When laying the foundations for a culture that promotes well-being and reduces the risk of burnout; organizations can start by evaluating their relationships, communication, appreciation and recognition, employee development, inclusivity, and well-being-related policies. For instance, an organization should ask:

  • Does our organization have emphasis on people or productivity?
  • Do we offer resources such as training, tools, and support systems to help employees manage their workload efficiently?
  • Are we setting realistic expectations and are we clearly communicating them?
  • Do we communicate through open discussion or only written policies?
  • Is there open and transparent communication between management and employees?
  • Do we involve employees in decision-making processes and solicit their input on initiatives?
  • Is our recognition of employees proactive and genuine?
  • Are there opportunities for employees to grow and learn?
  • Do our policies and practices promote inclusivity and fairness for all employees?
  • How are we ensuring all our employees feel included and valued within the organization?
  • Do leaders prioritize employee well-being and model behaviors that promote a healthy work-life balance?
  • Do we allow our employees the ability to prioritize their well-being?

This list of questions is certainly not exhaustive but can serve as a starting point for an organization. By asking questions to identify systemic issues, organizations can identify areas for improvement and then take proactive measures in enhancing the organization’s culture to prevent burnout among their employees. Workplace well-being audits to assess whether workers feel supported, encouraged, and treated fairly can also be helpful.

Of course, the other aspect of this is how we respond to employees who say that they are feeling burned out. As a leader in an organization, when an employee comes to you expressing that they are burned out, take their concerns seriously. It may be tempting to remind the employee of the “tough it out” culture we have traditionally had in this profession or just tell them all they really need is a couple of days off from work. For an employee who is truly burned out, however, those recommendations are not going to cut it. In fact, they may do more harm than good in the end.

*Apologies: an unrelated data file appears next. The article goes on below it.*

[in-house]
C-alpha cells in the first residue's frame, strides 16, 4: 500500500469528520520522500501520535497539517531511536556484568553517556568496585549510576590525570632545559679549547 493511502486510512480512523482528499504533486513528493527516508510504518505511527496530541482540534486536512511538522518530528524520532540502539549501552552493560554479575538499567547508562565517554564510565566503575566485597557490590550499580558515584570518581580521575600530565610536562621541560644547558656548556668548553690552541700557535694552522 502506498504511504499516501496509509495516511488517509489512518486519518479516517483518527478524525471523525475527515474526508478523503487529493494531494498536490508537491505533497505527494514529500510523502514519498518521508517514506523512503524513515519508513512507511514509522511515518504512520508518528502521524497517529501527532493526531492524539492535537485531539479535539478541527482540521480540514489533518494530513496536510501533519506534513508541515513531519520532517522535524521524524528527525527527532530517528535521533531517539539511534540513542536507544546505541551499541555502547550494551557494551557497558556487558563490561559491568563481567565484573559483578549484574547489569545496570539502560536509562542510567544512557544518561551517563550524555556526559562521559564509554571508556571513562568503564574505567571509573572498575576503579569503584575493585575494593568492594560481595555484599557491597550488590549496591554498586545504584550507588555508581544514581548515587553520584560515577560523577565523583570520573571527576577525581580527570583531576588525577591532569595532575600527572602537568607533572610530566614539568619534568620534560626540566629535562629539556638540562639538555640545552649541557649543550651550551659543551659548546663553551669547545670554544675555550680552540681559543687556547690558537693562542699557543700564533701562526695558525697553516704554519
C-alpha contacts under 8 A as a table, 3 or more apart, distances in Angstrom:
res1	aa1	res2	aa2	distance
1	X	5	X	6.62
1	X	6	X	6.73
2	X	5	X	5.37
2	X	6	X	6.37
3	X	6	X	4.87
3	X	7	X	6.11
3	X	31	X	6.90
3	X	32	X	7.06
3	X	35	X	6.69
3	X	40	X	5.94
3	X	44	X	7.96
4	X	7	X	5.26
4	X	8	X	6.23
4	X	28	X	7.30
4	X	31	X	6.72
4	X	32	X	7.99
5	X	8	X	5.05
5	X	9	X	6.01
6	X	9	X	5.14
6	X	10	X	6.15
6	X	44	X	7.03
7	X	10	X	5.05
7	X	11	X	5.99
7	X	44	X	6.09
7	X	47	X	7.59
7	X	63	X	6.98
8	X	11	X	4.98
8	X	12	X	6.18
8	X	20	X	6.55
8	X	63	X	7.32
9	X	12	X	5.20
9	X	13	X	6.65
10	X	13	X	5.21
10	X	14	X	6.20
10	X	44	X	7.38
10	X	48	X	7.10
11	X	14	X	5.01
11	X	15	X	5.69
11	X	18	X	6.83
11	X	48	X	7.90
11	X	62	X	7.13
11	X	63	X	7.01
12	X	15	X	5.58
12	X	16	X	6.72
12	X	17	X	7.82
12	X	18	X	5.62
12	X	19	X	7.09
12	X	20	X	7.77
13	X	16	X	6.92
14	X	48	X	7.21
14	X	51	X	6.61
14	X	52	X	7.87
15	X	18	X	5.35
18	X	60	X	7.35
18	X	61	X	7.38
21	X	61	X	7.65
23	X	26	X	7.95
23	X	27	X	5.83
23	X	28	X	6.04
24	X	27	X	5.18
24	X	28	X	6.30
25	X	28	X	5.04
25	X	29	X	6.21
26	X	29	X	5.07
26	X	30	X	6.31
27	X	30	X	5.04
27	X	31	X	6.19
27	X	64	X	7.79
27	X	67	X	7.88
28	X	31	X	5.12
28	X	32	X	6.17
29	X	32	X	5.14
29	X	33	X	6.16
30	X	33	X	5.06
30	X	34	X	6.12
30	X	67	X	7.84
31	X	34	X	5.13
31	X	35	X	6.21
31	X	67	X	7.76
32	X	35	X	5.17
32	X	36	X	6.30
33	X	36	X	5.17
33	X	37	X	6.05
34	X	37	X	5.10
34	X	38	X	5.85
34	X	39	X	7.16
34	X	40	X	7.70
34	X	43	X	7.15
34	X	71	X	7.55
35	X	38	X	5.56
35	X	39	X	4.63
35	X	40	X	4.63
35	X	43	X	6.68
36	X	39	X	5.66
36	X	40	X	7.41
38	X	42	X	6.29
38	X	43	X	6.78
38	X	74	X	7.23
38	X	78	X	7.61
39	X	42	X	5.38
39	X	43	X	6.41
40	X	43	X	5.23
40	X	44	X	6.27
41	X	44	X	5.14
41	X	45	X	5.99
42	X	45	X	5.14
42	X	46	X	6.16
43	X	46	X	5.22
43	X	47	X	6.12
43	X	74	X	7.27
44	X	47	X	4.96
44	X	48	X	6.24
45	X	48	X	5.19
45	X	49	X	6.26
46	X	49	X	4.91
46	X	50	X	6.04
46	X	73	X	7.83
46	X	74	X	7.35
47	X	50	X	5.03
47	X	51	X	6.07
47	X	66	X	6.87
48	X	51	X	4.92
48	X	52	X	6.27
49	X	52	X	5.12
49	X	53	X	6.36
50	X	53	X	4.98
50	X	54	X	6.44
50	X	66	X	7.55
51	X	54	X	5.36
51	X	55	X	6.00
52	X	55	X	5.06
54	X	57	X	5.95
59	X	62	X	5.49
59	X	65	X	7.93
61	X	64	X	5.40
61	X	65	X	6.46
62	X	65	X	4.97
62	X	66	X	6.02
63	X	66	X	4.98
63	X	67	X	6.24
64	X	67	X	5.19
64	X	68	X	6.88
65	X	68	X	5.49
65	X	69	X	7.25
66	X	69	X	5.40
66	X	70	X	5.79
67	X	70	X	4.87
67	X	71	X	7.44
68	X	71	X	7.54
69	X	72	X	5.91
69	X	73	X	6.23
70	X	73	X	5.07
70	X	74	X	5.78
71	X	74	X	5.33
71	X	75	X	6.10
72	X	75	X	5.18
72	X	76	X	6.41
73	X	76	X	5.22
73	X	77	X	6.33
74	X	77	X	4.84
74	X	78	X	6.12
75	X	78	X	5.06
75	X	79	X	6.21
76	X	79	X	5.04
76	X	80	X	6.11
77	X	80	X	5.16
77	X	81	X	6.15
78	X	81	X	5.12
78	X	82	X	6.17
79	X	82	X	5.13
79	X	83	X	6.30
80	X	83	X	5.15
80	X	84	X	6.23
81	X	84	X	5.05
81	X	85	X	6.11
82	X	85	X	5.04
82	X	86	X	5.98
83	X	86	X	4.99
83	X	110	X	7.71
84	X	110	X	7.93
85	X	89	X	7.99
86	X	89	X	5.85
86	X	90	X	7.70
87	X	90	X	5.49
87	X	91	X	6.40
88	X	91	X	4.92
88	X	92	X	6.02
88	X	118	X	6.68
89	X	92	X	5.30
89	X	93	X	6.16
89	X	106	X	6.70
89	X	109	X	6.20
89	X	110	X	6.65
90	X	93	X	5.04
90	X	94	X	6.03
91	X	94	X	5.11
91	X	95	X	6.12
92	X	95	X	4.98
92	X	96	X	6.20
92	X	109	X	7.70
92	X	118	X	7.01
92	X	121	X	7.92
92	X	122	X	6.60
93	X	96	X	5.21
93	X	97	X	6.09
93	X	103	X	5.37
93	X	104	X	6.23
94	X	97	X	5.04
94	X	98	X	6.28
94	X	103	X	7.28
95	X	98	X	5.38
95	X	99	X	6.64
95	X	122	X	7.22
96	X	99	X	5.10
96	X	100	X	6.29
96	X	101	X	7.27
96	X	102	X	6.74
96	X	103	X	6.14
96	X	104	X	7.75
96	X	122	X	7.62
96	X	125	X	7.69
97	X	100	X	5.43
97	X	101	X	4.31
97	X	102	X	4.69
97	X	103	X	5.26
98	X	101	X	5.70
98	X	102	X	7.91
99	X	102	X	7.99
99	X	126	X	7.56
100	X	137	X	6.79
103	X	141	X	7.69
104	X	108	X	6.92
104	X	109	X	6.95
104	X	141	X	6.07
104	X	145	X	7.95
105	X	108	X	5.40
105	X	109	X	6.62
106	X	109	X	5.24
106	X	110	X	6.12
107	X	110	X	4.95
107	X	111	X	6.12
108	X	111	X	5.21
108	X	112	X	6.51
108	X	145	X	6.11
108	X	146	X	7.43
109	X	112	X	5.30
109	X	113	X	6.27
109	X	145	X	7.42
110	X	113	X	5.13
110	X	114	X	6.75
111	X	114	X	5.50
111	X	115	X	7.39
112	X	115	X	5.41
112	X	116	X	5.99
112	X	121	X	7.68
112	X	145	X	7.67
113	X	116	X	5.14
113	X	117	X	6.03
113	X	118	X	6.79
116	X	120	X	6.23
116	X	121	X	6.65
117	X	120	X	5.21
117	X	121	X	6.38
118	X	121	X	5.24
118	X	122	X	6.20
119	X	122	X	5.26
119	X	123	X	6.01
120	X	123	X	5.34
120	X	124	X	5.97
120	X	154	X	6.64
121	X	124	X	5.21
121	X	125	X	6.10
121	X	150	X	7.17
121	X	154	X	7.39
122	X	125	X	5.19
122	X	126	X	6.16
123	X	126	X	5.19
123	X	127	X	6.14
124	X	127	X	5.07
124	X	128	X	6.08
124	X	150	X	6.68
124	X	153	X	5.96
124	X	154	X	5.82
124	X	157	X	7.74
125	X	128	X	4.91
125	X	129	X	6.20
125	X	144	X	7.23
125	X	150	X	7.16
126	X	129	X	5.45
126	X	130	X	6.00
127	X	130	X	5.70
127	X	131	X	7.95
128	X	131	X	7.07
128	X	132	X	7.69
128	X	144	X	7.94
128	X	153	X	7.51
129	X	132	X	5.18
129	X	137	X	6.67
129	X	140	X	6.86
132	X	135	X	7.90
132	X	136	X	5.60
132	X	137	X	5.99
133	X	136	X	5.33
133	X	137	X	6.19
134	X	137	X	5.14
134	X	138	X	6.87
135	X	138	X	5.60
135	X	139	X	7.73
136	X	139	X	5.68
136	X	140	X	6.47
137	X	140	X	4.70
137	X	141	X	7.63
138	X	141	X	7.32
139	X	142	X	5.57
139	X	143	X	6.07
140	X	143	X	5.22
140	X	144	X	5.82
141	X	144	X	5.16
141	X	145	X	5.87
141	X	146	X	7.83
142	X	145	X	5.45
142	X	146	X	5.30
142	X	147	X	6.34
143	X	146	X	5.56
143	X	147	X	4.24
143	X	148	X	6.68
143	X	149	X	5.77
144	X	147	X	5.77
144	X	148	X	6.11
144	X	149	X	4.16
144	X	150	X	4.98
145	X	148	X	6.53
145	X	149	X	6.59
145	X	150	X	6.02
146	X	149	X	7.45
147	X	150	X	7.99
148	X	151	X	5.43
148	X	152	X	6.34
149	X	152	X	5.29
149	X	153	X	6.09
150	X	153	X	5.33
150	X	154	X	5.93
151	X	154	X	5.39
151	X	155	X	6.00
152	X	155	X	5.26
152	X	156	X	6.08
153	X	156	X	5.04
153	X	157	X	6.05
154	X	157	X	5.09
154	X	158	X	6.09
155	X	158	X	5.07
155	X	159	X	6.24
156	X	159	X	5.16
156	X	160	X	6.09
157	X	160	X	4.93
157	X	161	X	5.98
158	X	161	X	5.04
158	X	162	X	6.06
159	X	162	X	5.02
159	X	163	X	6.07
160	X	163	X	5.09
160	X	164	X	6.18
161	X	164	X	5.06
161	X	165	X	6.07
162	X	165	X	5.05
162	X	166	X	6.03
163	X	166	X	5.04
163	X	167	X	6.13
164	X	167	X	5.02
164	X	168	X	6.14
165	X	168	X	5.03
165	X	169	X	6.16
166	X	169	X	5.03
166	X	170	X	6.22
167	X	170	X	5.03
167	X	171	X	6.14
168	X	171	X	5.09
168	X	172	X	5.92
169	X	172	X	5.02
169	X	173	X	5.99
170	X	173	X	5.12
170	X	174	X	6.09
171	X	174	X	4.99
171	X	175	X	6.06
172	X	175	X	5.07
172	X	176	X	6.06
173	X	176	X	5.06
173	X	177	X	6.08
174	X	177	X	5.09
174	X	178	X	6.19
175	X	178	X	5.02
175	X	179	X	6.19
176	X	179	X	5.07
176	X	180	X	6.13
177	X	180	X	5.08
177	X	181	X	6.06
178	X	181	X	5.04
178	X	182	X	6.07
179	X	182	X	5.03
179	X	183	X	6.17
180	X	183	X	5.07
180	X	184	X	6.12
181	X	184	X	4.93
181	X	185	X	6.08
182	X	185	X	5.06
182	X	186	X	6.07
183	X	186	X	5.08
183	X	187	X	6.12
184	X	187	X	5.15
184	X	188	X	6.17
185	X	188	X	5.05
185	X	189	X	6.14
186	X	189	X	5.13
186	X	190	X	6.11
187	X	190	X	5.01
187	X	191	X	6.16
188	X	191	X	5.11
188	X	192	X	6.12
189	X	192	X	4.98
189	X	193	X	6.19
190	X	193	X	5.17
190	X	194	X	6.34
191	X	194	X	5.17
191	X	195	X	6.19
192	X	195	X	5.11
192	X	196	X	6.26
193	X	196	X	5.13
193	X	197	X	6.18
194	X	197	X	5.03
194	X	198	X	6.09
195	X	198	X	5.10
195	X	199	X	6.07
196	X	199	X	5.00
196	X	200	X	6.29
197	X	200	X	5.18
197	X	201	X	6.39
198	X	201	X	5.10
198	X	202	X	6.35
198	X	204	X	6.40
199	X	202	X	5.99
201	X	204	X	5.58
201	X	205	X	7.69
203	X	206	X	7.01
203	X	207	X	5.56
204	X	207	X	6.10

Responding to an employee who is feeling burned out requires both empathy and support. Make the time to address the employees’ concerns and ask questions to identify the root cause of their burnout, because remember, the causes are often found somewhere within the organization. After getting to the root cause, consider both short-term and long-term options available to address the employee’s burnout and make the organizational changes that are needed, and after the conversation, make you sure you follow up with the employee to see how the plan is going to show continued support for that employee. If appropriate, don’t forget to consider mentioning any mental health resources that may be available to the employee, whether that is through an employee assistance program or through a lawyer assistance program. But keep in mind that we need to address the systemic issues that exist rather than putting the responsibility solely on an individual to address their own well-being through items such as counseling, self-care, or taking time off work.

In addition to looking at the issue of burnout through the lens of an organizational approach, as a profession, we have the responsibility to also address this issue as a collective. Studies, such as the study conducted in 2023 by NORC at the University of Chicago with the Massachusetts Lawyers Concerned for Lawyers and Massachusetts Supreme Judicial Court Standing Committee on Lawyer Well-Being, have consistently shown high rates of burnout within our profession. The overall culture of the profession, not just that of an individual organization, can also be a contributing factor to burnout. Long-standing traditional expectations established as early as law school play a role. Supply and demand circumstances, such as lawyer shortages in rural areas and growing dockets in metropolitan areas, can also lead to burnout. Low levels of autonomy, which are further perpetuated by deadlines that are established by court rules and beyond our control, don’t help either. Ultimately, these are all examples of systemic issues within the profession that extend beyond a single organization.

If we are going to achieve true wellbeing in the profession, we must address problems, such as burnout, on a systemic level and build supportive solutions, while dismantling some of our longstanding traditional norms. This includes treating well-being related issues as if the responsibility only falls on an individual. With collaboration and a shared commitment, we can continue to make a meaningful difference. Advocating for policy changes and promoting both individual and systemic responses can carve a path toward an environment in which we all thrive.